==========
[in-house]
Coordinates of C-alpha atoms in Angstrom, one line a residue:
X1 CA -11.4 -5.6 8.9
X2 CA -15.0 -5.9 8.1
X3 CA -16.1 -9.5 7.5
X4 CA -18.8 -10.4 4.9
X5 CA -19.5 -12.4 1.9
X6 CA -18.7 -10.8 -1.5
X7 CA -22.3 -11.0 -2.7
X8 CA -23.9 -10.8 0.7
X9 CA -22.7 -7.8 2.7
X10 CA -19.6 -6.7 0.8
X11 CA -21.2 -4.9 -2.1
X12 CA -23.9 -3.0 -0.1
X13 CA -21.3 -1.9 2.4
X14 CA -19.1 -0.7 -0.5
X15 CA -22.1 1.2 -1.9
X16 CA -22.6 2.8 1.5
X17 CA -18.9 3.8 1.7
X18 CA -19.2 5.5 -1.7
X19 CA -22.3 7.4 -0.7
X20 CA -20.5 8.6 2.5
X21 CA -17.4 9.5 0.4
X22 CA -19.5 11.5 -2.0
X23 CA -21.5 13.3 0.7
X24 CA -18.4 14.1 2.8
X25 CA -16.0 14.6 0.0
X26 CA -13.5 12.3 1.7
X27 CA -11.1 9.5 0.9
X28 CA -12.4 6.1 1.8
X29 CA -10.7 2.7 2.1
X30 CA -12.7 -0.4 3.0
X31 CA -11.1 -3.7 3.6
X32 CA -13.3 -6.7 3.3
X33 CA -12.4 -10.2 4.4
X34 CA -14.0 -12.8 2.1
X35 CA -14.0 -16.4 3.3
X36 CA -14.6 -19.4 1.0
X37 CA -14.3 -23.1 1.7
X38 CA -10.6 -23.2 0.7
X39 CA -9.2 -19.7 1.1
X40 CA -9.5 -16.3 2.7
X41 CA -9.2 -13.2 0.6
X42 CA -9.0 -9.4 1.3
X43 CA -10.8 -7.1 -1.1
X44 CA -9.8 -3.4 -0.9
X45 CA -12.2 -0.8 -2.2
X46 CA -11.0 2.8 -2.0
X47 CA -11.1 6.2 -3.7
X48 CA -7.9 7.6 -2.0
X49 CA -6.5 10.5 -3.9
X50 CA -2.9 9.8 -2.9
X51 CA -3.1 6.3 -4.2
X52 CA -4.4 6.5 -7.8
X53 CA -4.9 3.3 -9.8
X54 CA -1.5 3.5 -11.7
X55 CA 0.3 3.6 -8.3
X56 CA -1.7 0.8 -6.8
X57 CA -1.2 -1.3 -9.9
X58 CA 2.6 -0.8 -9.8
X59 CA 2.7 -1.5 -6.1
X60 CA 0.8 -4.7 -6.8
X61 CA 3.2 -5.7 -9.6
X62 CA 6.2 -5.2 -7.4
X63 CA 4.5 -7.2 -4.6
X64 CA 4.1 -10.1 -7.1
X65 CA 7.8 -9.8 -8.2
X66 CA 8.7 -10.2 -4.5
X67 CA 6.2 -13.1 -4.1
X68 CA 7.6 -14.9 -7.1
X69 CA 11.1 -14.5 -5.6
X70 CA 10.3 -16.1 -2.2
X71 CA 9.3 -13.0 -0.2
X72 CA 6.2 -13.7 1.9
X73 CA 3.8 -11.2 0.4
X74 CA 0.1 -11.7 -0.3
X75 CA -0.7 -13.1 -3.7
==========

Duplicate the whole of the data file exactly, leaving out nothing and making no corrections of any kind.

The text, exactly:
[in-house]
Coordinates of C-alpha atoms in Angstrom, one line a residue:
X1 CA -11.4 -5.6 8.9
X2 CA -15.0 -5.9 8.1
X3 CA -16.1 -9.5 7.5
X4 CA -18.8 -10.4 4.9
X5 CA -19.5 -12.4 1.9
X6 CA -18.7 -10.8 -1.5
X7 CA -22.3 -11.0 -2.7
X8 CA -23.9 -10.8 0.7
X9 CA -22.7 -7.8 2.7
X10 CA -19.6 -6.7 0.8
X11 CA -21.2 -4.9 -2.1
X12 CA -23.9 -3.0 -0.1
X13 CA -21.3 -1.9 2.4
X14 CA -19.1 -0.7 -0.5
X15 CA -22.1 1.2 -1.9
X16 CA -22.6 2.8 1.5
X17 CA -18.9 3.8 1.7
X18 CA -19.2 5.5 -1.7
X19 CA -22.3 7.4 -0.7
X20 CA -20.5 8.6 2.5
X21 CA -17.4 9.5 0.4
X22 CA -19.5 11.5 -2.0
X23 CA -21.5 13.3 0.7
X24 CA -18.4 14.1 2.8
X25 CA -16.0 14.6 0.0
X26 CA -13.5 12.3 1.7
X27 CA -11.1 9.5 0.9
X28 CA -12.4 6.1 1.8
X29 CA -10.7 2.7 2.1
X30 CA -12.7 -0.4 3.0
X31 CA -11.1 -3.7 3.6
X32 CA -13.3 -6.7 3.3
X33 CA -12.4 -10.2 4.4
X34 CA -14.0 -12.8 2.1
X35 CA -14.0 -16.4 3.3
X36 CA -14.6 -19.4 1.0
X37 CA -14.3 -23.1 1.7
X38 CA -10.6 -23.2 0.7
X39 CA -9.2 -19.7 1.1
X40 CA -9.5 -16.3 2.7
X41 CA -9.2 -13.2 0.6
X42 CA -9.0 -9.4 1.3
X43 CA -10.8 -7.1 -1.1
X44 CA -9.8 -3.4 -0.9
X45 CA -12.2 -0.8 -2.2
X46 CA -11.0 2.8 -2.0
X47 CA -11.1 6.2 -3.7
X48 CA -7.9 7.6 -2.0
X49 CA -6.5 10.5 -3.9
X50 CA -2.9 9.8 -2.9
X51 CA -3.1 6.3 -4.2
X52 CA -4.4 6.5 -7.8
X53 CA -4.9 3.3 -9.8
X54 CA -1.5 3.5 -11.7
X55 CA 0.3 3.6 -8.3
X56 CA -1.7 0.8 -6.8
X57 CA -1.2 -1.3 -9.9
X58 CA 2.6 -0.8 -9.8
X59 CA 2.7 -1.5 -6.1
X60 CA 0.8 -4.7 -6.8
X61 CA 3.2 -5.7 -9.6
X62 CA 6.2 -5.2 -7.4
X63 CA 4.5 -7.2 -4.6
X64 CA 4.1 -10.1 -7.1
X65 CA 7.8 -9.8 -8.2
X66 CA 8.7 -10.2 -4.5
X67 CA 6.2 -13.1 -4.1
X68 CA 7.6 -14.9 -7.1
X69 CA 11.1 -14.5 -5.6
X70 CA 10.3 -16.1 -2.2
X71 CA 9.3 -13.0 -0.2
X72 CA 6.2 -13.7 1.9
X73 CA 3.8 -11.2 0.4
X74 CA 0.1 -11.7 -0.3
X75 CA -0.7 -13.1 -3.7